And of course I love period piece or historical films and for some reason I like Chinese cinema too. I loved the way the film's cinematography felt confined and that's fitting as the young woman in the film is basically sequestered in her room in this manor estate. I liked the way the film felt controlled and claustrophobic, both the story and the camera work were synced to deliver that very effect, which then puts us into the mindset of this young woman who's lost her freedom when she marries and lives as a concubine.

The other thing I loved about this was that it was kind of like a Chinese soap opera with all the backstabbing and scheming of the four wives, I like that kind of human drama, cause it rings true. In a way soap opera type movies deliver on the human experience, which I like.

Oh, one more thing about this movie, I like stories about women. I don't mean that in a woo-hoo type of way Stories that focus on a female character often have more depth of humanity to them then a movie about a guy. I'm not big into action guy flicks.

So the one thing I didn't care for in this film was the ending...*SPOILERS Coming* I usually don't like it when a film has to end on a big note, so as to make some noise. I knew it was going to end with a hanging in the death room but I thought it would be the fourth mistress. But what really felt tacked on and Hollywoodish was the scene where she goes mad and ends up a maid. Sheez, that felt like an episode ending of the Twilight Zone.

I would have ended the film some years later with the fourth mistress getting older and forgotten by her husband, then we see another young beauty taking her place as the fifth mistress enters the household. Which they did do in part, but the madness into a maid bit was too much in my book. Still I really loved this movie and it held me spell bound, which I can't say many films do.

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Warning: Spoilers for Raise the Red Lantern below.

So the one thing I didn't care for in this film was the ending...*SPOILERS Coming* I usually don't like it when a film has to end on a big note, so as to make some noise. I knew it was going to end with a hanging in the death room but I thought it would be the fourth mistress.
I kind of liked how the film ended in a way that I wasn't exactly anticipating. You mentioned soap operas, and it felt to me like there was going to be a very soap opera-esque romance between the fourth mistress and the eldest son. There's a hint of something in their few scenes together, and I'm glad the film didn't go down that route at least.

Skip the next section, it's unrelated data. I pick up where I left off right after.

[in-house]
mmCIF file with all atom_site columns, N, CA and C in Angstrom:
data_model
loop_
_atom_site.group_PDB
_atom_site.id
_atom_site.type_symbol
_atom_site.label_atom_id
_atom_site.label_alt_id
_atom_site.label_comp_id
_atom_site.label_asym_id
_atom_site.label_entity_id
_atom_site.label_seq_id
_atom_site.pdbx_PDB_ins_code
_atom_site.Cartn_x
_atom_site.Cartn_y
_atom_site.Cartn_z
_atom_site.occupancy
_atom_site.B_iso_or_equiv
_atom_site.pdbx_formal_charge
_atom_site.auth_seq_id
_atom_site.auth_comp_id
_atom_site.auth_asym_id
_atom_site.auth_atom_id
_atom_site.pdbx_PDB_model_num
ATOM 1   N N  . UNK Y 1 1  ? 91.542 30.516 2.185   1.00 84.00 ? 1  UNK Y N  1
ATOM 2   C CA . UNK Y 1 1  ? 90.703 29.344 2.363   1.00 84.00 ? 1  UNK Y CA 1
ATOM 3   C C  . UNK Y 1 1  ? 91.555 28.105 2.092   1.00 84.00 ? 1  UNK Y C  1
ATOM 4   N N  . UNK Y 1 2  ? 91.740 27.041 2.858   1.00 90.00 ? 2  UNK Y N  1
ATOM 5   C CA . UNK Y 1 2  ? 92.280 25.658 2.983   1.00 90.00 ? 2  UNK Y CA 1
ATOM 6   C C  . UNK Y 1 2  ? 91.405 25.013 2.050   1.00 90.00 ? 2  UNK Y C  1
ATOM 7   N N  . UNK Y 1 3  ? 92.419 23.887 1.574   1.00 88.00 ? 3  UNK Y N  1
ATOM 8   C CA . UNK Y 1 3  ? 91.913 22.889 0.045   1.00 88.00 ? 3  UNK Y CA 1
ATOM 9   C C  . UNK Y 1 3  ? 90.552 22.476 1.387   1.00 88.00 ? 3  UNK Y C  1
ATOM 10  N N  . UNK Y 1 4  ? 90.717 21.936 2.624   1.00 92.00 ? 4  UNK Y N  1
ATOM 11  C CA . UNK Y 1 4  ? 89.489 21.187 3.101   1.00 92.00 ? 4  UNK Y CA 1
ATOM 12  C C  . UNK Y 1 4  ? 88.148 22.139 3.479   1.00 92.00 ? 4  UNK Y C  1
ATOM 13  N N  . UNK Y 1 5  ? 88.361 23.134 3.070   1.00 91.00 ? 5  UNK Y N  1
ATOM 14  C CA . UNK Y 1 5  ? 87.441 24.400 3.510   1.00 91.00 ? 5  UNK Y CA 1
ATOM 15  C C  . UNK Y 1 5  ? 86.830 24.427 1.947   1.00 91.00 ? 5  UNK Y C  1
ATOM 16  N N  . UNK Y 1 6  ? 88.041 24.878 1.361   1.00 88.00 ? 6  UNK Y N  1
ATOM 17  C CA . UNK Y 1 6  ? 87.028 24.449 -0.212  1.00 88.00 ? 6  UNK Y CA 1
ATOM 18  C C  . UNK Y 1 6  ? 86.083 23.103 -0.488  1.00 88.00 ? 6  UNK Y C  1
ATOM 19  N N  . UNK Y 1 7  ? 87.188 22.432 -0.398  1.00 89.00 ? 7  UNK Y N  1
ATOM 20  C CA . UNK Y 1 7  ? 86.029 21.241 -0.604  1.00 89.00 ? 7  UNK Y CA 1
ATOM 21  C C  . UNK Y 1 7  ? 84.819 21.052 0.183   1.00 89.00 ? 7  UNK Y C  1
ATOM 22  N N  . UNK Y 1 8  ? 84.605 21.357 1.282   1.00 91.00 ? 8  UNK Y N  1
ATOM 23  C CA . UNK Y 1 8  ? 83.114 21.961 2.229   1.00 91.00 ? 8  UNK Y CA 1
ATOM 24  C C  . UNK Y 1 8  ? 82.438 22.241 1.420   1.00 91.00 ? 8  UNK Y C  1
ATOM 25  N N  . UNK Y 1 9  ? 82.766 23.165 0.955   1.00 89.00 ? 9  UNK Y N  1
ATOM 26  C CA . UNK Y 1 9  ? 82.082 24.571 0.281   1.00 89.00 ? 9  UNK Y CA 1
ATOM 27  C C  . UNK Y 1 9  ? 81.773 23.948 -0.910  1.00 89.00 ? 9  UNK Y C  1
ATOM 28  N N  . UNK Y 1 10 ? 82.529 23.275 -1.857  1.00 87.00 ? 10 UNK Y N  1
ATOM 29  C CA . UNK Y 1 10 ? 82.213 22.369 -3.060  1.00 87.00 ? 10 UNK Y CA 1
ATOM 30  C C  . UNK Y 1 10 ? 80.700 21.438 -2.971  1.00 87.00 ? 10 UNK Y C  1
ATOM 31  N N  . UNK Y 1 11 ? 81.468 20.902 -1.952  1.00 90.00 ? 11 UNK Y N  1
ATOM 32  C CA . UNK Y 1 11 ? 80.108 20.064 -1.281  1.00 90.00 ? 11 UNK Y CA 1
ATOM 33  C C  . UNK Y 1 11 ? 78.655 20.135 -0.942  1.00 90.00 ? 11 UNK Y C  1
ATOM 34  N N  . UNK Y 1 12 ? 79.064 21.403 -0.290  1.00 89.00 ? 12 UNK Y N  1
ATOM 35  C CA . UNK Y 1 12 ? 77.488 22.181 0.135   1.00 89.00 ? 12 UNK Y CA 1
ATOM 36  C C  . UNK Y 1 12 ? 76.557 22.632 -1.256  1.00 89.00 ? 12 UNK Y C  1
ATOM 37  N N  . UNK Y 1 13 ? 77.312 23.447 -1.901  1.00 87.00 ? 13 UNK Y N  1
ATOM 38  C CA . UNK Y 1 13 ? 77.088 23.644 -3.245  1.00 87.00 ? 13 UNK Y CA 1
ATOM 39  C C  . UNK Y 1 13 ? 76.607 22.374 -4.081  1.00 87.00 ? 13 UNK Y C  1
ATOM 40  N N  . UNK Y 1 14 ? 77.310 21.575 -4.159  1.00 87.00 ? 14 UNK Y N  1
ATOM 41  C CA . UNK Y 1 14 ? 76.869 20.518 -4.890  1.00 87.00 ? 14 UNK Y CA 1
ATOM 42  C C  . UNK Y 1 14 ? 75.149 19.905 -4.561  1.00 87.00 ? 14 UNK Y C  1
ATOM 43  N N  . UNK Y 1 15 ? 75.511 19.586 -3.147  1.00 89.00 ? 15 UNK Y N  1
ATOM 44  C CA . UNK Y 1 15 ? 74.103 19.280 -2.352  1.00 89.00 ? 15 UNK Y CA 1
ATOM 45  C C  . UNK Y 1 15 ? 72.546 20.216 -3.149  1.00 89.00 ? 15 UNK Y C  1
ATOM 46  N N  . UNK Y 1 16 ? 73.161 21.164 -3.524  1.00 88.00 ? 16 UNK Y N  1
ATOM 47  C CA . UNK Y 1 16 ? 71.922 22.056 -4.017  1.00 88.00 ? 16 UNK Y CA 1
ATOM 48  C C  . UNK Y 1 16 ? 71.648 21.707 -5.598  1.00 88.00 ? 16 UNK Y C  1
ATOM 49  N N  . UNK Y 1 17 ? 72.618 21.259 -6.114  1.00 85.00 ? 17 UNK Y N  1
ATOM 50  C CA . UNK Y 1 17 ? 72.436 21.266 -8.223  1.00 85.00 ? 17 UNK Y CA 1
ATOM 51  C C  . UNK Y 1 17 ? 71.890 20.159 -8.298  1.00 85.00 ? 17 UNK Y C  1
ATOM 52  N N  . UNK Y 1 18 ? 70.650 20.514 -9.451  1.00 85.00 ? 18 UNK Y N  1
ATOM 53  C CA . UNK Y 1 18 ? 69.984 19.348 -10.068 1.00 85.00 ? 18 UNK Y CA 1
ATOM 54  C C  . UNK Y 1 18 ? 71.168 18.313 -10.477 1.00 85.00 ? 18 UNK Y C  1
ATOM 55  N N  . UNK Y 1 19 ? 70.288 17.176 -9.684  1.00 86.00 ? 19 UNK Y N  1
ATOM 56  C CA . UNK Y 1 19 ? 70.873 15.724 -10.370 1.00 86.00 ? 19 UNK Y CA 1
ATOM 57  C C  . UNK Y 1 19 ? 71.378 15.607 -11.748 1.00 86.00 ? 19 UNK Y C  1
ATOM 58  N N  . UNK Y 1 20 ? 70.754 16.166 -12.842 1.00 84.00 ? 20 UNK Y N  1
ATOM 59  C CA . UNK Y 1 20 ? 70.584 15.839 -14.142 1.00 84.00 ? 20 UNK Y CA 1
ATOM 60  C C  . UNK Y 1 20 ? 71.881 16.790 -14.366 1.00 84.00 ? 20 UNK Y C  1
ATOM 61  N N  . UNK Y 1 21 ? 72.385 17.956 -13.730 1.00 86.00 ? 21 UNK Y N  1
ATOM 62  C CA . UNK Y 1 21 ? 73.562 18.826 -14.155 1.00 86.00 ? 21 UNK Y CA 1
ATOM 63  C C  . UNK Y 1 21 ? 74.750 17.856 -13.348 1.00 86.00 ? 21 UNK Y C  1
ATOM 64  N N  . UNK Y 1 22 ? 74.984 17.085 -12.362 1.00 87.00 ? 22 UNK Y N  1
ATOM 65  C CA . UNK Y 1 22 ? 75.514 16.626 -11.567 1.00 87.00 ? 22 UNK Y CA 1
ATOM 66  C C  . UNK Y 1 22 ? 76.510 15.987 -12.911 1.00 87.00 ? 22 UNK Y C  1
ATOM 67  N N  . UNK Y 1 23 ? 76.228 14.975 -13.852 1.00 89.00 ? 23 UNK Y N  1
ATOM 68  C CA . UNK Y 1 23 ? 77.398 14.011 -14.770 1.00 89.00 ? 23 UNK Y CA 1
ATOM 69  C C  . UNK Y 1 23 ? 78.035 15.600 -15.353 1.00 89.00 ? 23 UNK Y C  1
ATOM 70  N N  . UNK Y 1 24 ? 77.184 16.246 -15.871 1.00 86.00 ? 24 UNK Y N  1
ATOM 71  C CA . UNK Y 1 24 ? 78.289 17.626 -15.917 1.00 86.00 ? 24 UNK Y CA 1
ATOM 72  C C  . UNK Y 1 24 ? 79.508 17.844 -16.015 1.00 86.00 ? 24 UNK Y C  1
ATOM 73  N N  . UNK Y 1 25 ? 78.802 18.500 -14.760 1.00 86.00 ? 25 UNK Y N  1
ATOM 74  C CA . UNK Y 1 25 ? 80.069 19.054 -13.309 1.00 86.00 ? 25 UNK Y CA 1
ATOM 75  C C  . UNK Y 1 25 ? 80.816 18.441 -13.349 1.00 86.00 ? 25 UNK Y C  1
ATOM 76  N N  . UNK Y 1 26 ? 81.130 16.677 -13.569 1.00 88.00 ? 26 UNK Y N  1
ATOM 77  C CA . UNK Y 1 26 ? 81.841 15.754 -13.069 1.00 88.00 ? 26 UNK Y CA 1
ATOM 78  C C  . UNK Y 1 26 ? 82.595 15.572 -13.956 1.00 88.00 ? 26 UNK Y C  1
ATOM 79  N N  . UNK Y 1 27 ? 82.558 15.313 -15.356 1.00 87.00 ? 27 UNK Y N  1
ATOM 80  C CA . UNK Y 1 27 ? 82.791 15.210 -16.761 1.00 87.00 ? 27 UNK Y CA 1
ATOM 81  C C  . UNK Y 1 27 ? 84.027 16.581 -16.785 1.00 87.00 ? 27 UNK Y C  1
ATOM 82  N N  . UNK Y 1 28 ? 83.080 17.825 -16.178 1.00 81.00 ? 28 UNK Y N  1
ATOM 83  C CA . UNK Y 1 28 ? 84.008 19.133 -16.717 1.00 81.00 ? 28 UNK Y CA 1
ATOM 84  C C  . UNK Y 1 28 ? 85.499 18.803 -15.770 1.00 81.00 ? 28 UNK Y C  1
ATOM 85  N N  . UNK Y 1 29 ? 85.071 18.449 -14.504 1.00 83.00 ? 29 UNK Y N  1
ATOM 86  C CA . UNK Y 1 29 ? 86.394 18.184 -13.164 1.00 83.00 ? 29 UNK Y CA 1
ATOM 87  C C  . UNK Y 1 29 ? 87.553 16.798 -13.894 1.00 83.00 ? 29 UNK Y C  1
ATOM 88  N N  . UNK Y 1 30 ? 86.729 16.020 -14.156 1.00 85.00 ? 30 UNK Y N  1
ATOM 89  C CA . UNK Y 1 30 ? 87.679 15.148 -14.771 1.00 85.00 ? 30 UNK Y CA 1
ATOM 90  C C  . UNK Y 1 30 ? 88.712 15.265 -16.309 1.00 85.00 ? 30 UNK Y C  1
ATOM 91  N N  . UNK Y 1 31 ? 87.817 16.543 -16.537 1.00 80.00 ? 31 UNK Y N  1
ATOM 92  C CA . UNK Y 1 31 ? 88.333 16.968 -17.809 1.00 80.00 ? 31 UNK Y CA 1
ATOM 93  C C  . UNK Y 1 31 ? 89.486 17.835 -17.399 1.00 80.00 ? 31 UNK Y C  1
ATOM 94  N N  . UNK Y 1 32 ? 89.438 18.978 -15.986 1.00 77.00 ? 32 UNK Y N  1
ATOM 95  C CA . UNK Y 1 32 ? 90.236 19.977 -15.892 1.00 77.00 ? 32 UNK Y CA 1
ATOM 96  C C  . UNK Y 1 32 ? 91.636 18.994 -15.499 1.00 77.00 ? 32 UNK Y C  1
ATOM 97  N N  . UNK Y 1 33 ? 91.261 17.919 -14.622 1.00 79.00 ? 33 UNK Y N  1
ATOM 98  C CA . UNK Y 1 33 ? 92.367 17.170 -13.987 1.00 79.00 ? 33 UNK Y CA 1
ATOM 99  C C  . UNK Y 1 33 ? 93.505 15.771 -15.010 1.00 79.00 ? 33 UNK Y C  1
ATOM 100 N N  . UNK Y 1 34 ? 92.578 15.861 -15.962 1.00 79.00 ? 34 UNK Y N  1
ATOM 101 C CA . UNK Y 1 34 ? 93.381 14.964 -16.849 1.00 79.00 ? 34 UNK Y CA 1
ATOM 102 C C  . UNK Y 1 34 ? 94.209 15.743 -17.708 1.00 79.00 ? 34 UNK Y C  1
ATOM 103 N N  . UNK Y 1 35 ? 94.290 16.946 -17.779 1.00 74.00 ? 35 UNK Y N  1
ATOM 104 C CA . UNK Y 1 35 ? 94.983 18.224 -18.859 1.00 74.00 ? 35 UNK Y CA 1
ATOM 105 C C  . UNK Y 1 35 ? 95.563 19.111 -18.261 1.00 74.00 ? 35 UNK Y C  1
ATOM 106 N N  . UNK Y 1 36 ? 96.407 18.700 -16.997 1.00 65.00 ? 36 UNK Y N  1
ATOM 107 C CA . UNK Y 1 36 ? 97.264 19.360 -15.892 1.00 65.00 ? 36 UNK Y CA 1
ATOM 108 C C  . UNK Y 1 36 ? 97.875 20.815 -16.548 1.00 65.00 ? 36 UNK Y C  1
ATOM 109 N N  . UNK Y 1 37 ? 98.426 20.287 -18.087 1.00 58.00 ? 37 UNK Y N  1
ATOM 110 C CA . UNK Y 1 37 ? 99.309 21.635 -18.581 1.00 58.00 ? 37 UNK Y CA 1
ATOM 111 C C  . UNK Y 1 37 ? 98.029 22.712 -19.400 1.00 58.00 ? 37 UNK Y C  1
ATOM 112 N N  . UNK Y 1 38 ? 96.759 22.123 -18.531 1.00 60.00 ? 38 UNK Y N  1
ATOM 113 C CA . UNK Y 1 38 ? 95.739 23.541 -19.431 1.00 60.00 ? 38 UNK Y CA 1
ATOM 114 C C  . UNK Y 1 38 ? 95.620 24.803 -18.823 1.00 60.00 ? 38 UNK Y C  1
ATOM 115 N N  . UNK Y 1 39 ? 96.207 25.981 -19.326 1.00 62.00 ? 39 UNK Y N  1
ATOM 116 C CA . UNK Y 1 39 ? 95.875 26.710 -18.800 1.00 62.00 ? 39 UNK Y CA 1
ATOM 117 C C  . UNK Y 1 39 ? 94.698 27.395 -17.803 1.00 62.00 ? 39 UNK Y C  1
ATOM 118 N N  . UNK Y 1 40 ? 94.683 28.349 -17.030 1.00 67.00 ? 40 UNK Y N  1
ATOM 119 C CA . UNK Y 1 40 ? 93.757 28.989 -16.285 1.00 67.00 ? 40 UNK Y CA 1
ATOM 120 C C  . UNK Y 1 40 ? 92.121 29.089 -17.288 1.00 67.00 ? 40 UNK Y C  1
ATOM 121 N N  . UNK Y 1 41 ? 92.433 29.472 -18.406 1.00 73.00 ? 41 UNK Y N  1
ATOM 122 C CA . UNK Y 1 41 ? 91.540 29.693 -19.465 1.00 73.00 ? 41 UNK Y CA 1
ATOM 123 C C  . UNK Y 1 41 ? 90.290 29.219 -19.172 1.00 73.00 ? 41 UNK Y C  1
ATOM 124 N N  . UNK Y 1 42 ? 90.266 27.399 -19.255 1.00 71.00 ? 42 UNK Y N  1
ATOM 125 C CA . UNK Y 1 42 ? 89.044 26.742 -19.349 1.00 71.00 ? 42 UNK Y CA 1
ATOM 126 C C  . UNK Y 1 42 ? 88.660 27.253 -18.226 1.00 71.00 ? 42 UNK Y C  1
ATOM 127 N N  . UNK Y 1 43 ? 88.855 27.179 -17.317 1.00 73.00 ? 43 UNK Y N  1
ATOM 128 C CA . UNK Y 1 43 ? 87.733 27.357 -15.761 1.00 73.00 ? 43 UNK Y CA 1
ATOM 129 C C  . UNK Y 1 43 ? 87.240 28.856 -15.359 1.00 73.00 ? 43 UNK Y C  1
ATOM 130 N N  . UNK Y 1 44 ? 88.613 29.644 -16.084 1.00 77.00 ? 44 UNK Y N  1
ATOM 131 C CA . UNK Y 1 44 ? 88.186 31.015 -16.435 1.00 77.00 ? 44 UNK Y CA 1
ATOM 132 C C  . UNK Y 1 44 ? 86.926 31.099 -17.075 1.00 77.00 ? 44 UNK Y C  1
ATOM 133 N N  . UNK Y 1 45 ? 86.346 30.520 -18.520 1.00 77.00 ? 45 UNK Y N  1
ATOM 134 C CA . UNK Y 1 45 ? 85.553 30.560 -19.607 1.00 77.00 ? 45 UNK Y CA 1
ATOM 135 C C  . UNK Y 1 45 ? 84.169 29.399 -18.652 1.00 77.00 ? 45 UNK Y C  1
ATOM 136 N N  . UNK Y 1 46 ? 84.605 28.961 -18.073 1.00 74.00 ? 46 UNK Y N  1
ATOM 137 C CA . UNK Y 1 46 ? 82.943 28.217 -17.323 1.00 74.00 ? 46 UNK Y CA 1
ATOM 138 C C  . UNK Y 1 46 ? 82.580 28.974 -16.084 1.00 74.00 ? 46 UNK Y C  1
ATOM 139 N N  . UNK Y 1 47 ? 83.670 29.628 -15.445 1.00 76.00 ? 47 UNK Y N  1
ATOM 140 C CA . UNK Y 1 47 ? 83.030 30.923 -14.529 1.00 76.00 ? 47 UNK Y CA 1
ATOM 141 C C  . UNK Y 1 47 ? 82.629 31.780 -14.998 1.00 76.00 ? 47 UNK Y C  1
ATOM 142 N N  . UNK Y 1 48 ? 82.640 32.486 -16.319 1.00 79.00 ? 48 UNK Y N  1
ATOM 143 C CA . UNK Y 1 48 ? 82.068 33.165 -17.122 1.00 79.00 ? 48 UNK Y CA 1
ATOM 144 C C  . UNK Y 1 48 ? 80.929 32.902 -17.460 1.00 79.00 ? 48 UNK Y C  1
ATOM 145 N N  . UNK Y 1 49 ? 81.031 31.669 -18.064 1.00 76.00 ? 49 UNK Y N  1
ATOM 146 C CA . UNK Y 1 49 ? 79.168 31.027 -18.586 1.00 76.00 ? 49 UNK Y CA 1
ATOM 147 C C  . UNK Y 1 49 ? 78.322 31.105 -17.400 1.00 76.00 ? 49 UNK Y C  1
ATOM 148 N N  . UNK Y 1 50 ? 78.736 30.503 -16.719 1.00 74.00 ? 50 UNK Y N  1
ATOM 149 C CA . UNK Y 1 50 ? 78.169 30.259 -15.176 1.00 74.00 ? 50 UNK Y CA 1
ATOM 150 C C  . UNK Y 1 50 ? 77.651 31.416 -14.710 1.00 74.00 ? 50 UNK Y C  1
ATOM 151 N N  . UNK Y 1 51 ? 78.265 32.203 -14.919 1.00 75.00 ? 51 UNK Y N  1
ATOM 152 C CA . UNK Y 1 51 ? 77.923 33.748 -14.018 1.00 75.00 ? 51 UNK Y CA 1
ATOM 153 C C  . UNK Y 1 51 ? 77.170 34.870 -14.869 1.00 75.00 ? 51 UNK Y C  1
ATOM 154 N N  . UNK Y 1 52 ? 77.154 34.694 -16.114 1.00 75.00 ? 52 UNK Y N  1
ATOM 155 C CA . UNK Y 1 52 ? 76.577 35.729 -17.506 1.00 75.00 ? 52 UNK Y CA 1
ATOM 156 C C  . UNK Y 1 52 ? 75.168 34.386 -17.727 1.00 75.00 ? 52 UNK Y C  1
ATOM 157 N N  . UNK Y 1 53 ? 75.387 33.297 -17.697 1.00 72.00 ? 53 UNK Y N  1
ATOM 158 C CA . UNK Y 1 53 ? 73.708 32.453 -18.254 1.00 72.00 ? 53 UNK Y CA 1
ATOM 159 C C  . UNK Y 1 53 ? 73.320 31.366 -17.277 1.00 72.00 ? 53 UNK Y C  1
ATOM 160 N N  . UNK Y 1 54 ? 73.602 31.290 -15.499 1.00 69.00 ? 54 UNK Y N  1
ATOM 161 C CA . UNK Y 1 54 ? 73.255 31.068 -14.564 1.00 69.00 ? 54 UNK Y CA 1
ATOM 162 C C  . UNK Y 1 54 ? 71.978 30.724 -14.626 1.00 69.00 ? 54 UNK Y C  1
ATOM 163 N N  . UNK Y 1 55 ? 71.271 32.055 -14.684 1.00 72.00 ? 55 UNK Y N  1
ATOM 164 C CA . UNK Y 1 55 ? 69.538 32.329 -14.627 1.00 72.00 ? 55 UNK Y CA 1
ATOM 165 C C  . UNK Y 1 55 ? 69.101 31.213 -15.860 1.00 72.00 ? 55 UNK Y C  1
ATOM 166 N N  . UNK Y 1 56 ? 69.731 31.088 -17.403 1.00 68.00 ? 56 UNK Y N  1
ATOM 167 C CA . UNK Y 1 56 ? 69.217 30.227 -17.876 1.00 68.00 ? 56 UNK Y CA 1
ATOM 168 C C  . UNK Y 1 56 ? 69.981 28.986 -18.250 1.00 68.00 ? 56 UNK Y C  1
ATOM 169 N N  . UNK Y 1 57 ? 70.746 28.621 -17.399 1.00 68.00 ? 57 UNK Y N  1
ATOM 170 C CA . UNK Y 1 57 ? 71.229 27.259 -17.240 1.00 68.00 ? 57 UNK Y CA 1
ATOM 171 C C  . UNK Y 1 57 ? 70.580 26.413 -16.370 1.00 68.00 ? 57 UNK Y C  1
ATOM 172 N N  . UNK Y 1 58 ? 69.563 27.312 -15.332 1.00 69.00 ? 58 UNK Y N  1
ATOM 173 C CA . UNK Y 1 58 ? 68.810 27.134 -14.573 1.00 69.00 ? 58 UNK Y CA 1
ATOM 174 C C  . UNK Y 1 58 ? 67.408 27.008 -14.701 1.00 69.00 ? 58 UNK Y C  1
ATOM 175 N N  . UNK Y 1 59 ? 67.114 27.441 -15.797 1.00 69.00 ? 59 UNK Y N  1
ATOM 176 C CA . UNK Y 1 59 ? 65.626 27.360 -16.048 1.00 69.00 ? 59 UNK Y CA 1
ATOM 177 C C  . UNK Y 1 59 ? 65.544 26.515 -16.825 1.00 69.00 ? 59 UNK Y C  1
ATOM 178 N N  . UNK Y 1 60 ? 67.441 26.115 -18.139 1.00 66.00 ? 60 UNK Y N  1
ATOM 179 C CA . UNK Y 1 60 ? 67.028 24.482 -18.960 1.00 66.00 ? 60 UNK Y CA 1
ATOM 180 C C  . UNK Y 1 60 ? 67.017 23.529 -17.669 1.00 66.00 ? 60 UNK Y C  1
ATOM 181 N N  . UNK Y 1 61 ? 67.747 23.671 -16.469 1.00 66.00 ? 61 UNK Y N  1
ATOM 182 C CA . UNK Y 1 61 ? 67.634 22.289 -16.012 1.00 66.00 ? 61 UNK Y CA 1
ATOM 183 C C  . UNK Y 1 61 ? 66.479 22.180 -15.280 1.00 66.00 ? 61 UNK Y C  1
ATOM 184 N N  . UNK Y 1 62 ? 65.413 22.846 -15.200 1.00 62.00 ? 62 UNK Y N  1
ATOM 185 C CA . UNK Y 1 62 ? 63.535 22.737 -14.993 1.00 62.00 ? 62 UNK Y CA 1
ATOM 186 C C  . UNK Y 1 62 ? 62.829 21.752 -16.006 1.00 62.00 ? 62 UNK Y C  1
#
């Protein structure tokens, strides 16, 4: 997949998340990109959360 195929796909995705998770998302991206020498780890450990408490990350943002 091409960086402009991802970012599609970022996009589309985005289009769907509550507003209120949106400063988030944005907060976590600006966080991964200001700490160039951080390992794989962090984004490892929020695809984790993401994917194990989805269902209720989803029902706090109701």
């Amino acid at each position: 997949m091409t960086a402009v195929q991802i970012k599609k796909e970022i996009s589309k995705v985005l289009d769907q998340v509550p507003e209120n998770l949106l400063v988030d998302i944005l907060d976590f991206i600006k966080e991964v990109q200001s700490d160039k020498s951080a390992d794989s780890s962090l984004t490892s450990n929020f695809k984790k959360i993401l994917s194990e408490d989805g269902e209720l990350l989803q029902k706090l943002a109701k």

Pierrot le Fou (1965)
Directed by: Jean-Luc Godard
Starring: Jean-Paul Belmondo, Anna Karina, Graziella Galvani

French New Wave cinema is often difficult for me to sit through. It's not a form of art that appeals to me in any way. The absence of rigid narrative structures, the odd editing, and documentary-like shooting techniques that are typical of New Wave films are fine on their own, but when combined together they create a style that just doesn't interest me. As such, I was putting off watching Pierrot le Fou until I was in exactly the right mood. I wanted to give it the best possible chance to exceed my low expectations.

While I was able to watch the entire film in one sitting, it unfortunately didn't change my mind about the New Wave movement. Instead, it exemplified exactly what I don't like about this type of film making. It doesn't help that I am not generally a fan of musical numbers either, so the lack of sound continuity between shots during the first song made it even harder to listen to than usual. There was strange sound mixing throughout the entire film as well, so I wonder now if the awkward cuts in that first song were actually intentional.

The performances of the main roles were quite good, but I didn't really understand the characters or their motivations, so I was wholly disinterested in their romance and misadventures. Some of the shots looked great, but I wasn't a fan of the aesthetics overall, since the frequent colour palette changes at the start of the film didn't sit well with me for some reason. I felt like a complete outsider watching something that was meant to be intriguing, but I lacked the ability to connect to it in any meaningful way. I understand that a lot of people are drawn to these kinds of films, but it's just not my cup of tea.


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Warning: Spoilers for Raise the Red Lantern below.

I kind of liked how the film ended in a way that I wasn't exactly anticipating.

You mentioned soap operas, and it felt to me like there was going to be a very soap opera-esque romance between the fourth mistress and the eldest son. There's a hint of something in their few scenes together, and I'm glad the film didn't go down that route at least.
Oh that's right, I thought for sure that was going to happen too. I forget about that until just now.

BTW I just read your review I liked the way you described the courtyard:
The courtyards feel cold even in the summer, with their stone walls appearing dull and colourless, except when illuminated by the red lanterns. These lanterns bathe the interior shots in a red glow, providing the only real warmth the mistresses will ever experience in their homes.
So true and those lanterns really were symbolic. Though I kept thinking, 'they're orange! not red!' ha



BTW I just read your review I liked the way you described the courtyard.
Thanks!

So true and those lanterns really were symbolic. Though I kept thinking, 'they're orange! not red!' ha
I'm pretty sure that I actually said out loud (to no one since I was here alone) "That's not red" the first time I saw them too haha.